Off-Road Series

Credit Sara Plourde for NHPR

Off-Road: The Impact of Motorized Recreation in the Granite State  

A years-long effort by both state and local tourism officials is making New Hampshire's North Country a destination for ATV riders.

While some see promise in this growing group of tourists, others worry that the region might be losing something else along the way.

This series from NHPR's newsroom will look at several aspects of motorized recreation in the Granite State, from pushback from locals, to increasing concerns about safety, to the economic impact on a region of the state long-defined by its loss of the paper mill  industry and high unemployment rate.

Casey McDermott / NHPR

 

Groups in the North Country are working together to create a new system of signs on established ATV trails.

 

Corinne Rober owns Bear Rock Adventures in Pittsburg and serves as the Marketing Director with the North Country Chamber of Commerce. 

She says, with the ATV economy booming in the North Country, businesses, ATV clubs and the chamber of commerce saw a need to improve the safety, promotion, and proper use of the area's trails.

 

One of the biggest selling points New Hampshire uses to promote ATV riding is that it’s something the whole family can enjoy. But as the sport grows in popularity, health and safety officials are growing concerned – saying the state’s laws are ignoring the serious danger these machines pose to kids.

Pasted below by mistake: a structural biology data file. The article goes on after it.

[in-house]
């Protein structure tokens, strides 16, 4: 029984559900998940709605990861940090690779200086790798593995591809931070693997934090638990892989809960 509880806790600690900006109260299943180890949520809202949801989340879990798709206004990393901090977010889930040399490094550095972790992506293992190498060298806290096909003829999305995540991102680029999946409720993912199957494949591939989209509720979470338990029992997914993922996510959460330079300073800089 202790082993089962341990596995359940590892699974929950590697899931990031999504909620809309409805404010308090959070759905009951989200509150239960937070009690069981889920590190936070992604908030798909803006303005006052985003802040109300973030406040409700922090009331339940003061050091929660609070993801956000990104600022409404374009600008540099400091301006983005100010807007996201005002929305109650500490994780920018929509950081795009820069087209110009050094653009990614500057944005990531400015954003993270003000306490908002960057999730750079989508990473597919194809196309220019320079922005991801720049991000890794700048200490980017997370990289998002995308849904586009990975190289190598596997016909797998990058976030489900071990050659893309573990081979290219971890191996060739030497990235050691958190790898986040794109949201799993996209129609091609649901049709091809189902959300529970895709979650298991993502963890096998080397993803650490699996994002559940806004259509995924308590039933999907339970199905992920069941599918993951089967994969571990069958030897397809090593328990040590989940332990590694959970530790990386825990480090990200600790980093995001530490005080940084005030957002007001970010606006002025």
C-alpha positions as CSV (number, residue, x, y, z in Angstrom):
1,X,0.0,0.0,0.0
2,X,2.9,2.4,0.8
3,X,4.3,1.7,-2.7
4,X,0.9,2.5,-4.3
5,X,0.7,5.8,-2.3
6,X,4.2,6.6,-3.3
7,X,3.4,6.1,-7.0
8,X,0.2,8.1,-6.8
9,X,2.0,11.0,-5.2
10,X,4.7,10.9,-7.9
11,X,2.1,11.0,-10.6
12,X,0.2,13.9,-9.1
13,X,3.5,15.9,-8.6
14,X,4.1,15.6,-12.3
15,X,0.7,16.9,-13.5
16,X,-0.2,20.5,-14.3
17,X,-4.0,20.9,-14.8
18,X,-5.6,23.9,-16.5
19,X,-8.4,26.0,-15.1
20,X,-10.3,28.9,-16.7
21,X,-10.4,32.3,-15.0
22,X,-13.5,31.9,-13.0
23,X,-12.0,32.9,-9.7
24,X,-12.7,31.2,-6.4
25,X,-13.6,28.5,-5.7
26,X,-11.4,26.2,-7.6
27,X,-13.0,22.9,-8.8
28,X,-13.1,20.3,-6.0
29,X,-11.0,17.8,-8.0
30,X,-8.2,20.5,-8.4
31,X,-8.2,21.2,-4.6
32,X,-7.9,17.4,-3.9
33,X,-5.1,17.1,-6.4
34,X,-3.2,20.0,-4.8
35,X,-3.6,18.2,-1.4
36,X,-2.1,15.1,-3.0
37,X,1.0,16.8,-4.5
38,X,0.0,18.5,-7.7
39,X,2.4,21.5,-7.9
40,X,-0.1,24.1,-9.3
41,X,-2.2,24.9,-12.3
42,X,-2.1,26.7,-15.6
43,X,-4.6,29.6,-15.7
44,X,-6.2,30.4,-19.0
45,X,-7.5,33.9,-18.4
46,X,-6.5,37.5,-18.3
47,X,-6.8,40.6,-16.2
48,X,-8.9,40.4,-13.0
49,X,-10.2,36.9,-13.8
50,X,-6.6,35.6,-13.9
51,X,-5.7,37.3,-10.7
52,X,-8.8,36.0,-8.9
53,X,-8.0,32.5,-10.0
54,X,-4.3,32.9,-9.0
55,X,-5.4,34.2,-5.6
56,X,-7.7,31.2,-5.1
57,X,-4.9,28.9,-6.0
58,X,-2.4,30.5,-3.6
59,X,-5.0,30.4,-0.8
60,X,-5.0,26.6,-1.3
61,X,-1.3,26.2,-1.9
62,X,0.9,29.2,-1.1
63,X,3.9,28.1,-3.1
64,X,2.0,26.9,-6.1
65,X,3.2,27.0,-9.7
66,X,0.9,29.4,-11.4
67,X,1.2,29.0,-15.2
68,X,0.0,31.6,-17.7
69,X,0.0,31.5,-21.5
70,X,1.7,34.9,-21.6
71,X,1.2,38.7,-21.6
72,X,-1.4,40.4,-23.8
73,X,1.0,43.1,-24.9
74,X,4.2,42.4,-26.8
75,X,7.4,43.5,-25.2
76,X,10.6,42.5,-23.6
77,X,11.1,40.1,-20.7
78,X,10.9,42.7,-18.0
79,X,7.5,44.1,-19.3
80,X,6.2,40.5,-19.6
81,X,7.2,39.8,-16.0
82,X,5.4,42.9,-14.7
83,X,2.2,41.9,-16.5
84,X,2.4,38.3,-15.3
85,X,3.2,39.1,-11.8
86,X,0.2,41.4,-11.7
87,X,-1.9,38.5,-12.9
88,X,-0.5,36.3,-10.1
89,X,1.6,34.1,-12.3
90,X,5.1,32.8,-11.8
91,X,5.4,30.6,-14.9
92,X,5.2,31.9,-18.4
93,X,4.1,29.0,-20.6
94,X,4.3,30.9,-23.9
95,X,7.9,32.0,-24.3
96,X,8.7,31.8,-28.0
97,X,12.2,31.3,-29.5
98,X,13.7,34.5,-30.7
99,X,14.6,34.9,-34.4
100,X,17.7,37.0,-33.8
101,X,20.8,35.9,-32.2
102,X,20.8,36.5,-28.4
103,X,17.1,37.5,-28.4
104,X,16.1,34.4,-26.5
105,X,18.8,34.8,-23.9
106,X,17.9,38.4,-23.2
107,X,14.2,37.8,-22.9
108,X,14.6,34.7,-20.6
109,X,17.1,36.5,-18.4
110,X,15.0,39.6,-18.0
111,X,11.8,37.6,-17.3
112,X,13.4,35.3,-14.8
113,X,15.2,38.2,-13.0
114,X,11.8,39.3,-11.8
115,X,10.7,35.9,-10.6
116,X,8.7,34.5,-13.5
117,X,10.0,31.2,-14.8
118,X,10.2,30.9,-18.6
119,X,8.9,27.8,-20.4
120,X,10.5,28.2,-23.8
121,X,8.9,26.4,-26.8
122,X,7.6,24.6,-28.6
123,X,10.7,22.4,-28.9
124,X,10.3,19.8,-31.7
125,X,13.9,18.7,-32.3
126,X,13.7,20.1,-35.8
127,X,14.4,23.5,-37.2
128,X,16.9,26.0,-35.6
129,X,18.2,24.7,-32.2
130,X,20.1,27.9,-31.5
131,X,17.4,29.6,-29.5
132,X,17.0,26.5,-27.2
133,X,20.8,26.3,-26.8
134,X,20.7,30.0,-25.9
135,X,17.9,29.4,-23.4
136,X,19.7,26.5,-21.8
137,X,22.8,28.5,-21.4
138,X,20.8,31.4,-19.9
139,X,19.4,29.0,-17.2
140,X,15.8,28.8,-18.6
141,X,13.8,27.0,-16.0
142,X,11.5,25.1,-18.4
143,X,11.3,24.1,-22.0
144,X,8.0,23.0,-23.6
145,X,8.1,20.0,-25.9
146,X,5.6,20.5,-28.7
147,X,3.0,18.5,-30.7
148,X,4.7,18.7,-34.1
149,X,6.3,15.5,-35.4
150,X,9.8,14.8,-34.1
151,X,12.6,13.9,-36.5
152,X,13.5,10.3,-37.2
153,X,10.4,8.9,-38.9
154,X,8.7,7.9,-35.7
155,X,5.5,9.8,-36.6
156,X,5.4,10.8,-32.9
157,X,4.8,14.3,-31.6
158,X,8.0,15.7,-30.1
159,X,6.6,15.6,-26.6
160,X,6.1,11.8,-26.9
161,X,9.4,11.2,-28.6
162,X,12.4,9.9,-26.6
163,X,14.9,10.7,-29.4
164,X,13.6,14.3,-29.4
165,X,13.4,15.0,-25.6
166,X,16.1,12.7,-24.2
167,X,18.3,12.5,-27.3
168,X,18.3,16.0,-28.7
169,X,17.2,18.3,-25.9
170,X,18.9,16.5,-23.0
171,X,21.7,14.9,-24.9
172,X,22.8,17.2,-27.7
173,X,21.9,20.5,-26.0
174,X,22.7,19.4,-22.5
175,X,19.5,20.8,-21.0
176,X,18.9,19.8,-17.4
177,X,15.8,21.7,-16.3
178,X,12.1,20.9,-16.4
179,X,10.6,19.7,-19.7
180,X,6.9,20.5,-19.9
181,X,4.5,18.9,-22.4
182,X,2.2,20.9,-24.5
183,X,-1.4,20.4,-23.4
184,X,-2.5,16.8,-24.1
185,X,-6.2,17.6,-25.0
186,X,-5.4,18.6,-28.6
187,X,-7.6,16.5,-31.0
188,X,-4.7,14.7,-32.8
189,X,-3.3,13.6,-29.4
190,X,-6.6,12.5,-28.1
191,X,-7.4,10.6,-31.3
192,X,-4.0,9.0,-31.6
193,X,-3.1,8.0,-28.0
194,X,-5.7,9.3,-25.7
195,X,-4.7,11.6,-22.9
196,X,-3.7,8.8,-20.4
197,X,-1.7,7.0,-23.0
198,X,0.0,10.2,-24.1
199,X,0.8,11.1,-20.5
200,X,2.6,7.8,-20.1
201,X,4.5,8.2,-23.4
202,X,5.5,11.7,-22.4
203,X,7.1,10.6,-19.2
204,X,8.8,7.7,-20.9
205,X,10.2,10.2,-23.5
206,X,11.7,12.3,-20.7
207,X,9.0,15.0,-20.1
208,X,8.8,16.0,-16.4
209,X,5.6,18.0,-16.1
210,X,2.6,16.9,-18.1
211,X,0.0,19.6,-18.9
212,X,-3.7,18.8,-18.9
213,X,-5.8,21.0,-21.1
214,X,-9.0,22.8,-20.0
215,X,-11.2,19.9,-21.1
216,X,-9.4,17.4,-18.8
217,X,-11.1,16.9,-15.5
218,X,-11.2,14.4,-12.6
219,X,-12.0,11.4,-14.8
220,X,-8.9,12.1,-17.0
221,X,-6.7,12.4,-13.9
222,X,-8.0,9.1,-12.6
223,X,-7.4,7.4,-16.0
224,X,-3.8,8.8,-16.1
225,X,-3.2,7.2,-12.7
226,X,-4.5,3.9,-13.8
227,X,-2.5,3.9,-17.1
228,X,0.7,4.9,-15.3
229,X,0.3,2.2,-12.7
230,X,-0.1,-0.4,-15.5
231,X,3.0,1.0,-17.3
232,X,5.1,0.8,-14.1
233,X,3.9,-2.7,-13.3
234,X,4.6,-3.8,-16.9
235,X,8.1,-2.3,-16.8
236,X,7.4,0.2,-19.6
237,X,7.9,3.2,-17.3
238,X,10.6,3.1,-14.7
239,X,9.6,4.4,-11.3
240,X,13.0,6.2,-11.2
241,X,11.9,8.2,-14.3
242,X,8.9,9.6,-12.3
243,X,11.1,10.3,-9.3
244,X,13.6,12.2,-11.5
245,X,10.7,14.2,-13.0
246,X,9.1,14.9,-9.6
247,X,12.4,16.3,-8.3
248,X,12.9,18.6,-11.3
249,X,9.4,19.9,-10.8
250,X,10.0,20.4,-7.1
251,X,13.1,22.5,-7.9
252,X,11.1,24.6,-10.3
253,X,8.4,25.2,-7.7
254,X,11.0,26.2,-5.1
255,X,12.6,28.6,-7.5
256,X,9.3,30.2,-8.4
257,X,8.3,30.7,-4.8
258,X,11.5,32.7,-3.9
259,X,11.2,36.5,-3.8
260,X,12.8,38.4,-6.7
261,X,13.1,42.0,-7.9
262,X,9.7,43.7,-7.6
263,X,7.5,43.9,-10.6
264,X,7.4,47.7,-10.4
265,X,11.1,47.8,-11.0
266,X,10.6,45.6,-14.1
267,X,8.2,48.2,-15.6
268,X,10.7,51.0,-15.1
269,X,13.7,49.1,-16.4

Todd Bookman/NHPR

Local economies don’t turn on a dime. When a factory town loses its factories, and workers lose their jobs, it can take decades for a community to get back on its feet.

That’s been the reality in places like Berlin and Gorham: two former paper mill towns in the North Country now trying to reinvent themselves.

Businesses, officials and residents are hoping that ATV tourism can provide a much-needed financial boost. 

Chris Jensen for NHPR

These days in Gorham and lots of other towns throughout the North Country, it’s not unusual to see caravans of ATVs (shorthand for "all-terrain vehicles" and "utility vehicles," which are often larger with multiple seats) all over. They're parked at the local gas station, in line at Dunkin’ Donuts, and zipping down local roads.

This is the result of a years-long effort, by both state and local tourism officials, to make northern New Hampshire a destination for ATV riders. While some see promise in this growing group of tourists, others worry that the region might be losing something else along the way.